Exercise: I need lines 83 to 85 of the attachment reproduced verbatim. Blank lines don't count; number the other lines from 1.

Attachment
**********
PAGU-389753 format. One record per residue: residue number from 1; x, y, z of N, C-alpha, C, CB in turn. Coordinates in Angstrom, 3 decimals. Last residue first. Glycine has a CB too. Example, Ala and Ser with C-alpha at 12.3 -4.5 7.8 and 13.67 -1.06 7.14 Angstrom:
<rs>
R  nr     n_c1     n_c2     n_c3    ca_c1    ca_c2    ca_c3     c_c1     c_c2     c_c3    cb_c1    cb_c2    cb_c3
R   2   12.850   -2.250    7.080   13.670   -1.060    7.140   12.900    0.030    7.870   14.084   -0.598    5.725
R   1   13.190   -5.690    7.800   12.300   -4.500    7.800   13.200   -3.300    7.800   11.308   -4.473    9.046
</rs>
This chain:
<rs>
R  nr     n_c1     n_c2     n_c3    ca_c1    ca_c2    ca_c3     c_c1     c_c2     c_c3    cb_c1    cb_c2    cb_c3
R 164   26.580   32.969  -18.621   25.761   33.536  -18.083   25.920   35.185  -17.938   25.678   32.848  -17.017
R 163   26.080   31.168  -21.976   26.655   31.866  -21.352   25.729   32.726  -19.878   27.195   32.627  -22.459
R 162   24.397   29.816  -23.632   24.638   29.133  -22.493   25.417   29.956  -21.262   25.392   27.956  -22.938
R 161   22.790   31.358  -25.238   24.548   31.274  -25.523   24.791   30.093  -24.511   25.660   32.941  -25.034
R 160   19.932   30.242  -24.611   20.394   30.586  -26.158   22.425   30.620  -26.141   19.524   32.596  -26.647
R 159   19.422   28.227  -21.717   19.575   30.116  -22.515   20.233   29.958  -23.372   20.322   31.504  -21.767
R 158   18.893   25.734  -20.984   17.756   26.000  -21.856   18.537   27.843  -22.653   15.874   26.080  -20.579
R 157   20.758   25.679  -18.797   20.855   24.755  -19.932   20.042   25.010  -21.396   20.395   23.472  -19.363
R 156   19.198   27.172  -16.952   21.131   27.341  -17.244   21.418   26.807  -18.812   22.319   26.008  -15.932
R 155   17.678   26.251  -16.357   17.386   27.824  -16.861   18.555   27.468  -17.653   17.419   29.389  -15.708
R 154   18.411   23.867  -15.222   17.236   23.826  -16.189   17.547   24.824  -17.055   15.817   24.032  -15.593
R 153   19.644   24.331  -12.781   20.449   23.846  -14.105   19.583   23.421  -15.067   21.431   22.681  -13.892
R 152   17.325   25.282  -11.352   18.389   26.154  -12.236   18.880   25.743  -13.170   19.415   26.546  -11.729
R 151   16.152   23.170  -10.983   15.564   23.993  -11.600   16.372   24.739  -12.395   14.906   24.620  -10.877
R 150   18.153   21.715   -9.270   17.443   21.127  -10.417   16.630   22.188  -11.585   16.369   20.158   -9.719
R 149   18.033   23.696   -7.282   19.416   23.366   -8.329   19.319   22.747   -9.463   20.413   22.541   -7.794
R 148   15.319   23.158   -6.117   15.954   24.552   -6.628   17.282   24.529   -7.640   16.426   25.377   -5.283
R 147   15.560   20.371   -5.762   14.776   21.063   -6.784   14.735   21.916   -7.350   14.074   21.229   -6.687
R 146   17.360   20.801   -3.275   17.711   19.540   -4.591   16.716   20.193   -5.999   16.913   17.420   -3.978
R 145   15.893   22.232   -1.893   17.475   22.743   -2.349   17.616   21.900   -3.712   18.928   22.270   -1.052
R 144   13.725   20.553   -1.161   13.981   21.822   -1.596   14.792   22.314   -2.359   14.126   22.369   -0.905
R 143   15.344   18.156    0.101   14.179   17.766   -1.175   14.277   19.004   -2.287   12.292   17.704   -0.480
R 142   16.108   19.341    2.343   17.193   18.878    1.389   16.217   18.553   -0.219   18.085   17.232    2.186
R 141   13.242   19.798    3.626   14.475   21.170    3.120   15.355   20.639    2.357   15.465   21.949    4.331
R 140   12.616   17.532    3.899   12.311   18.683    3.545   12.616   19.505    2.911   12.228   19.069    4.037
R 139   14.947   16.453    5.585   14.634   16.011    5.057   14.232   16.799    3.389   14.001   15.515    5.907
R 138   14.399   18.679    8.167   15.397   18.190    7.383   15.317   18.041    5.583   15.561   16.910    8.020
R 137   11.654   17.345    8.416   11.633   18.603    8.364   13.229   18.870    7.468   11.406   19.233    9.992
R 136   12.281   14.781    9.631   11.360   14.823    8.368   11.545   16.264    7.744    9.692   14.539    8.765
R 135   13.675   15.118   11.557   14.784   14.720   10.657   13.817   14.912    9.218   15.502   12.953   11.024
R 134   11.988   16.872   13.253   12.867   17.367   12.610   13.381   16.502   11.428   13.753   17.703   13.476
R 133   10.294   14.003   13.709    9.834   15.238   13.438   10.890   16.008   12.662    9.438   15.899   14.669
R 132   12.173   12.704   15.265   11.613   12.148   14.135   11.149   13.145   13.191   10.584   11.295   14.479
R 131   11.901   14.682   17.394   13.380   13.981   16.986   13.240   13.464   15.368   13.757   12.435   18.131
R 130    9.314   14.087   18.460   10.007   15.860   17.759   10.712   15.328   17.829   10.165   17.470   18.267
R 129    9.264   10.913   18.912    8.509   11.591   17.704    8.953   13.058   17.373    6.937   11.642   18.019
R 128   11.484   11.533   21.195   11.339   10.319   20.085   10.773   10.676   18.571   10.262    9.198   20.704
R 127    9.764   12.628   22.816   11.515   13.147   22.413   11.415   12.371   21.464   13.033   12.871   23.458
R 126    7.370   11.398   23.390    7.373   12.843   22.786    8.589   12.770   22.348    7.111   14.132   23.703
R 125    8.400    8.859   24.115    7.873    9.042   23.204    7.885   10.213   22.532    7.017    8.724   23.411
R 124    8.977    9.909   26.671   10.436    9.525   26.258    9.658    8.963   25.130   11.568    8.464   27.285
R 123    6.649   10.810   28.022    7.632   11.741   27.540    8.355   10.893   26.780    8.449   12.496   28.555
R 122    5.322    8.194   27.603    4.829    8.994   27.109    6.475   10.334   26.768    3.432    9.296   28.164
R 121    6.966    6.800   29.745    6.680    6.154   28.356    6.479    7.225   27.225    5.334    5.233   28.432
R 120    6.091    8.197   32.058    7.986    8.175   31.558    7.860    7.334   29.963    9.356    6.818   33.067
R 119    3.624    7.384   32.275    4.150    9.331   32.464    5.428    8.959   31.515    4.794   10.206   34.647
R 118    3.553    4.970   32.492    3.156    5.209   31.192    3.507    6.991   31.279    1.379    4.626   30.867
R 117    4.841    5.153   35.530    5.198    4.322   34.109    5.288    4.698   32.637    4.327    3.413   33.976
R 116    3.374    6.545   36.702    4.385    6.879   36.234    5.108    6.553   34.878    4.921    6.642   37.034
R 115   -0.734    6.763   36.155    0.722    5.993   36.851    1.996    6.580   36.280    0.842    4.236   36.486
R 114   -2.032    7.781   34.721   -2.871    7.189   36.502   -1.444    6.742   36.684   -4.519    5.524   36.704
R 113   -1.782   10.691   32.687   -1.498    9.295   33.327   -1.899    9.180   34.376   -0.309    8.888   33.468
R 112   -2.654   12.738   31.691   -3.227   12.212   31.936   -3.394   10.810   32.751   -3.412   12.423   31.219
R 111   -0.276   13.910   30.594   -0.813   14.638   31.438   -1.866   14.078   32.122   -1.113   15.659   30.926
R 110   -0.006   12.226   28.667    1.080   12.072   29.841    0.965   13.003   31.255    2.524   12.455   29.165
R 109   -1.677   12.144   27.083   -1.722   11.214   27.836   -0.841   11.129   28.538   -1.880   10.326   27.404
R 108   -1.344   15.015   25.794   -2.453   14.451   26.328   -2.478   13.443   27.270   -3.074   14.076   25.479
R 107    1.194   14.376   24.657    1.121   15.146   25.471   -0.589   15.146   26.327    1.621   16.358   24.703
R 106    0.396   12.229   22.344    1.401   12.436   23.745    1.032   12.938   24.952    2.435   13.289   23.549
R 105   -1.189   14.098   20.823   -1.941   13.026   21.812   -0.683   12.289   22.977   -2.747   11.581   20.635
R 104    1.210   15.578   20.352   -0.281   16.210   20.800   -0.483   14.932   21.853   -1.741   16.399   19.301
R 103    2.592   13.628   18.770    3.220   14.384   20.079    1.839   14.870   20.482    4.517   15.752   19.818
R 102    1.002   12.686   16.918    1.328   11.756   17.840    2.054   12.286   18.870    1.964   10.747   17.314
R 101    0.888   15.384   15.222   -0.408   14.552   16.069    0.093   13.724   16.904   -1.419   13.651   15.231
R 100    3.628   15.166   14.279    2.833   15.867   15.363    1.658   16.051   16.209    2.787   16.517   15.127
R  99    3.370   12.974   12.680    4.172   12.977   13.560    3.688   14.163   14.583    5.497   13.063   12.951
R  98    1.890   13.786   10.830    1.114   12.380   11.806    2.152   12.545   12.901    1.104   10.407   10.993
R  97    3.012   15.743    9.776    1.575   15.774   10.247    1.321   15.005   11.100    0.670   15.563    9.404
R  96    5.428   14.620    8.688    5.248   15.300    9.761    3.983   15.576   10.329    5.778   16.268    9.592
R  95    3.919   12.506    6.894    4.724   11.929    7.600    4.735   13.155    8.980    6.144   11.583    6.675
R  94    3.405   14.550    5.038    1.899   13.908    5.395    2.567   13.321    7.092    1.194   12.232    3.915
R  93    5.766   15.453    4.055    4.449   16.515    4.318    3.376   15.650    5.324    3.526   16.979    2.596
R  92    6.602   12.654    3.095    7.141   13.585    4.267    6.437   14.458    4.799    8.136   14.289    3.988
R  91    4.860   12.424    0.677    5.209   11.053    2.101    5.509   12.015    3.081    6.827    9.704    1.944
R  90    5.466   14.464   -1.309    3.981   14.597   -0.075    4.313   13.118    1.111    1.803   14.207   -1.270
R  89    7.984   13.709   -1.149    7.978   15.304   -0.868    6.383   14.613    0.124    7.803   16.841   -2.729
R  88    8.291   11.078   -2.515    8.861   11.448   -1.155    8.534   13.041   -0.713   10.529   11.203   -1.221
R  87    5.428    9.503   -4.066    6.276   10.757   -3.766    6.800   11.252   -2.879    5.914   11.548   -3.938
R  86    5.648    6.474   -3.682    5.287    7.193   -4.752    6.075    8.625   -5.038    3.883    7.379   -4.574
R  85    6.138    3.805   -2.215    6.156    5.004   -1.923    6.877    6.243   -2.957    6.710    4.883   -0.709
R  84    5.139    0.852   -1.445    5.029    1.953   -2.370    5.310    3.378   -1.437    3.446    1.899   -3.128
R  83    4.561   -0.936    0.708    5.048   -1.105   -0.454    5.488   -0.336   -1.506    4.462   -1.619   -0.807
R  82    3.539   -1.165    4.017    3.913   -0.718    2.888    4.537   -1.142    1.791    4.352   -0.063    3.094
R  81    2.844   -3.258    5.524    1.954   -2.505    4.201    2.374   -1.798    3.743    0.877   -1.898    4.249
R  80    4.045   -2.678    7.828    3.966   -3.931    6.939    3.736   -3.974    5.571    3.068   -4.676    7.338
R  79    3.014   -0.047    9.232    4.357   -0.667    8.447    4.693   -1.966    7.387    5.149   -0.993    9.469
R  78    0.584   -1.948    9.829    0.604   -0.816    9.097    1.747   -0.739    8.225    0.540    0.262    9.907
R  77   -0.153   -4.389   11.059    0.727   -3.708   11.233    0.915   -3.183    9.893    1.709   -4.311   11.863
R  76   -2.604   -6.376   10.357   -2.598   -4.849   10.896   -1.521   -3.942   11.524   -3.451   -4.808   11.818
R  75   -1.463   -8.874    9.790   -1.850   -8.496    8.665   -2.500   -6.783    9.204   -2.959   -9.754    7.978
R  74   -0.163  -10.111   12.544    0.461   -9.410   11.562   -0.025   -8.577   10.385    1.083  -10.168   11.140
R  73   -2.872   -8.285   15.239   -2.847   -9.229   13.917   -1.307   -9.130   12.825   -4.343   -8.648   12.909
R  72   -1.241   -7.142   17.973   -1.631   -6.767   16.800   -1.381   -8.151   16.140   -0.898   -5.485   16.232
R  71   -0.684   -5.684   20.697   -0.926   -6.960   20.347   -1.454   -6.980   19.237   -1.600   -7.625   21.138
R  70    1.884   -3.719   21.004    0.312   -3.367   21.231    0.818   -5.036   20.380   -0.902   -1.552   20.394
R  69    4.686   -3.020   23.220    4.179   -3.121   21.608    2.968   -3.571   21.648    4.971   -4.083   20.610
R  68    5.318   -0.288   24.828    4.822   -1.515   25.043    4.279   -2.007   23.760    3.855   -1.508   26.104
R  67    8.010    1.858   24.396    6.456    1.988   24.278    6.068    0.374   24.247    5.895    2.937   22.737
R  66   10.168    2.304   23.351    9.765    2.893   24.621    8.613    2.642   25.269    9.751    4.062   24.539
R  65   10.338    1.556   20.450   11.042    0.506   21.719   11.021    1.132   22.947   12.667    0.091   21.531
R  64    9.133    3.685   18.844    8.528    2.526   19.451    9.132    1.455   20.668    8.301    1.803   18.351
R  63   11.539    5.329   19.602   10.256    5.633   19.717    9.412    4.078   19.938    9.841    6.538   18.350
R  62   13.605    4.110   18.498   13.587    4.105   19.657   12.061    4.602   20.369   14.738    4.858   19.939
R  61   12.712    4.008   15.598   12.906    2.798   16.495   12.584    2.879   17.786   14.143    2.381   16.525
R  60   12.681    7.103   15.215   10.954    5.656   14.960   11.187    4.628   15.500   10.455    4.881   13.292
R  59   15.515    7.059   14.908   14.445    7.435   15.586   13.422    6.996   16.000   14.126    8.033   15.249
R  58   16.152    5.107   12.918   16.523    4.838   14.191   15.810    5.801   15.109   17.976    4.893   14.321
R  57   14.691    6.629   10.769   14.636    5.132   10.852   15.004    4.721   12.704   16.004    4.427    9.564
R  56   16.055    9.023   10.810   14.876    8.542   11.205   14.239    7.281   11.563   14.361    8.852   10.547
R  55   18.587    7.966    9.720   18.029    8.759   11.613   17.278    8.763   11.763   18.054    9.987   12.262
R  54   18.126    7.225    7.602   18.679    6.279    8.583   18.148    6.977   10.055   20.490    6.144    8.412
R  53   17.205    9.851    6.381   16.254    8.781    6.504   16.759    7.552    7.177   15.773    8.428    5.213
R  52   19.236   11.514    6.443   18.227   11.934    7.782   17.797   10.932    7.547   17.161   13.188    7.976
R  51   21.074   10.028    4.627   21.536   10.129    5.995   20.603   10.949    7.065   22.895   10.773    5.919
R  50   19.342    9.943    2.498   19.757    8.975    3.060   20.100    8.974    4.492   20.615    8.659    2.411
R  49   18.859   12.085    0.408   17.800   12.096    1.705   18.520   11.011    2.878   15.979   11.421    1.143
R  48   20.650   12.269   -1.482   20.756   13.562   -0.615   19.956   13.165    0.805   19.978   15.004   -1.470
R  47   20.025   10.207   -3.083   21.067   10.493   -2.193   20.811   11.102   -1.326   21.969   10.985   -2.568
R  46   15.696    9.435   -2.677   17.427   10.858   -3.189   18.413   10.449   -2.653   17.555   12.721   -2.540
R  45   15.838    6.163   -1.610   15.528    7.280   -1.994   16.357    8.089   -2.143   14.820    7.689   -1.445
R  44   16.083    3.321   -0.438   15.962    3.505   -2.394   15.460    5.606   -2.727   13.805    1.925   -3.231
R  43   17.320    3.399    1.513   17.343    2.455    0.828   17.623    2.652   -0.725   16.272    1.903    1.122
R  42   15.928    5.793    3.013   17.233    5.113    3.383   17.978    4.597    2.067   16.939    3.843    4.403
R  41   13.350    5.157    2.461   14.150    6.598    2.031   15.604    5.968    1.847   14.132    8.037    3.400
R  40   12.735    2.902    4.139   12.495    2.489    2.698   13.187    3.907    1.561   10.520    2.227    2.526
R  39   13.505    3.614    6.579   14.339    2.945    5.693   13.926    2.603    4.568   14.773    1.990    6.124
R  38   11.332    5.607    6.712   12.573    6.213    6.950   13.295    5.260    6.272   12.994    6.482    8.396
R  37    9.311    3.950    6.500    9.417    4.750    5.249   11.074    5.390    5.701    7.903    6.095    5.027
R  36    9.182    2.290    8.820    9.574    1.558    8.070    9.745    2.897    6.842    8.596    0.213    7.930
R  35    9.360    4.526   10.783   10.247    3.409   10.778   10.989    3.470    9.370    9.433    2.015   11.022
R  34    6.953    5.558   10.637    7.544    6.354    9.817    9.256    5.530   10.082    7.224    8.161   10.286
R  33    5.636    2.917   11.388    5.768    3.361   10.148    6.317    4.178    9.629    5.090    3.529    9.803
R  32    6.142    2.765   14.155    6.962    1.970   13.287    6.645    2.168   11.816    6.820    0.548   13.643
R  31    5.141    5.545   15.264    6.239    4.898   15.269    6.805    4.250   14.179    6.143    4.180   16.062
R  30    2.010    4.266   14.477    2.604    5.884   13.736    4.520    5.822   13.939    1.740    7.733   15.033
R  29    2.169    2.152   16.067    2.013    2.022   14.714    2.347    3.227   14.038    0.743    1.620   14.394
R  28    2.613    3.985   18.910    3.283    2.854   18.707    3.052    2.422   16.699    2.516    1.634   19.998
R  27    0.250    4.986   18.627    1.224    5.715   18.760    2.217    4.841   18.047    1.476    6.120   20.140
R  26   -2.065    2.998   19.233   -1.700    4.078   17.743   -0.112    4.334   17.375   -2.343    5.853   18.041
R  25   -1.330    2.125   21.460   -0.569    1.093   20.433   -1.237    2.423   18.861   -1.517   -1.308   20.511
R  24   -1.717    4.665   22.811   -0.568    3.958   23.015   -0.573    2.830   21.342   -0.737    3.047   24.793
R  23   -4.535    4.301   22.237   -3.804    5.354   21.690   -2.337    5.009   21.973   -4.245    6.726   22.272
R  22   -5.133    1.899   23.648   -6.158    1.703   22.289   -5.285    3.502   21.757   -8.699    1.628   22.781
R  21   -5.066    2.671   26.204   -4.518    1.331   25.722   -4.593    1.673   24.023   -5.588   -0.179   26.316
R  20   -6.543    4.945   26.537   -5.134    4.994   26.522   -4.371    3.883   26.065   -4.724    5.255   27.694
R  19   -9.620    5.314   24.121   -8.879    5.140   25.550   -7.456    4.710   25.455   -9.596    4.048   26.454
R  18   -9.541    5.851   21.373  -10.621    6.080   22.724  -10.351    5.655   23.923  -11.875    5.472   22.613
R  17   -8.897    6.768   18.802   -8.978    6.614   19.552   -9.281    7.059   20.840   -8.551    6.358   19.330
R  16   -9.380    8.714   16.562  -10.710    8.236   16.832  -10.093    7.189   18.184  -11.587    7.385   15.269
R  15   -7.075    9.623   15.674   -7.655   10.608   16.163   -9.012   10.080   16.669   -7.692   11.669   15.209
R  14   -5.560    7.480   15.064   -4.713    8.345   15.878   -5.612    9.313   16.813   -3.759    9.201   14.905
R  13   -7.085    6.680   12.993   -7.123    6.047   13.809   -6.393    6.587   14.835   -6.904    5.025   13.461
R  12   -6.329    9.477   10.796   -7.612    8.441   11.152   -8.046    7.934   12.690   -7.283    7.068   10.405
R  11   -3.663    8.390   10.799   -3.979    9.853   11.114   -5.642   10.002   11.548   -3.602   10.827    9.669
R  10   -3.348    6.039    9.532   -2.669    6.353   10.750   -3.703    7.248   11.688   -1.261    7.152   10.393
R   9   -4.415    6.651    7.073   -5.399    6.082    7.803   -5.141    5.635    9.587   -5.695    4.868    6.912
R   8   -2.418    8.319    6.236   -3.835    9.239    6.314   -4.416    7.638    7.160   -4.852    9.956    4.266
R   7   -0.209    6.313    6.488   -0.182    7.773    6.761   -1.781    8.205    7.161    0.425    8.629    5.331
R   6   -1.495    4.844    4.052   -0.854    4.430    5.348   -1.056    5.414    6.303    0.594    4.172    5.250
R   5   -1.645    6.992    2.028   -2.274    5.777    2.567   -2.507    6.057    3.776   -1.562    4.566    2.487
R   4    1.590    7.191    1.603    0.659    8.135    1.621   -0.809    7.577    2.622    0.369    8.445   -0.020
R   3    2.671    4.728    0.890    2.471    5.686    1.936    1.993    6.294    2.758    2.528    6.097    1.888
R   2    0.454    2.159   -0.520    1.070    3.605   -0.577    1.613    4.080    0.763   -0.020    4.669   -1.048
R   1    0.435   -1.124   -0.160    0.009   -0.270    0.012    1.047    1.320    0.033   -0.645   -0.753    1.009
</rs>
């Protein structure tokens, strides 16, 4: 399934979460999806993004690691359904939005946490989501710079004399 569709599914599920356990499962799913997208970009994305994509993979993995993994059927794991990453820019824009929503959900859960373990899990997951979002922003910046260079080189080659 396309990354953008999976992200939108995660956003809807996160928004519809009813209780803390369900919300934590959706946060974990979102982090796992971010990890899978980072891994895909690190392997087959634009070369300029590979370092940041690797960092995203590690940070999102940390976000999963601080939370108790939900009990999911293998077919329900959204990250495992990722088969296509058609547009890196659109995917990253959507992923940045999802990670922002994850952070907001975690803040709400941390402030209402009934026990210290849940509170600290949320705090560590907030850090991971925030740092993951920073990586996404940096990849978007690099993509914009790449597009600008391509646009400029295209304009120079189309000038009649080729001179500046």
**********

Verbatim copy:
R  91    4.860   12.424    0.677    5.209   11.053    2.101    5.509   12.015    3.081    6.827    9.704    1.944
R  90    5.466   14.464   -1.309    3.981   14.597   -0.075    4.313   13.118    1.111    1.803   14.207   -1.270
R  89    7.984   13.709   -1.149    7.978   15.304   -0.868    6.383   14.613    0.124    7.803   16.841   -2.729